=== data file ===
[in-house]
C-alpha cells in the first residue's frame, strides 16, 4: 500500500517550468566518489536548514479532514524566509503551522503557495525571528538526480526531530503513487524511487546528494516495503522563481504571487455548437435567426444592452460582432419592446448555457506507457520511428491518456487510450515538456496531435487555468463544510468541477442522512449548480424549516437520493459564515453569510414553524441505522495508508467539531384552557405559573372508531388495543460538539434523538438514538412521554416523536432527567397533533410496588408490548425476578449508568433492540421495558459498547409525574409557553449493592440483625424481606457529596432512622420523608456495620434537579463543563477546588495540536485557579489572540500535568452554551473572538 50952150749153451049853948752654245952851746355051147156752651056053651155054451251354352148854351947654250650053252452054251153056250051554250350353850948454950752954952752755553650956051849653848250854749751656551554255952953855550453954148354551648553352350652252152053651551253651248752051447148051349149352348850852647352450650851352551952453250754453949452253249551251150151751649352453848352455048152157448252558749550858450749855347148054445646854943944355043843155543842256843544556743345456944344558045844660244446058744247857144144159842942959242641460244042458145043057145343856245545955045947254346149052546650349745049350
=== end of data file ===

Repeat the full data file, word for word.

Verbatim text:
[in-house]
C-alpha cells in the first residue's frame, strides 16, 4: 500500500517550468566518489536548514479532514524566509503551522503557495525571528538526480526531530503513487524511487546528494516495503522563481504571487455548437435567426444592452460582432419592446448555457506507457520511428491518456487510450515538456496531435487555468463544510468541477442522512449548480424549516437520493459564515453569510414553524441505522495508508467539531384552557405559573372508531388495543460538539434523538438514538412521554416523536432527567397533533410496588408490548425476578449508568433492540421495558459498547409525574409557553449493592440483625424481606457529596432512622420523608456495620434537579463543563477546588495540536485557579489572540500535568452554551473572538 50952150749153451049853948752654245952851746355051147156752651056053651155054451251354352148854351947654250650053252452054251153056250051554250350353850948454950752954952752755553650956051849653848250854749751656551554255952953855550453954148354551648553352350652252152053651551253651248752051447148051349149352348850852647352450650851352551952453250754453949452253249551251150151751649352453848352455048152157448252558749550858450749855347148054445646854943944355043843155543842256843544556743345456944344558045844660244446058744247857144144159842942959242641460244042458145043057145343856245545955045947254346149052546650349745049350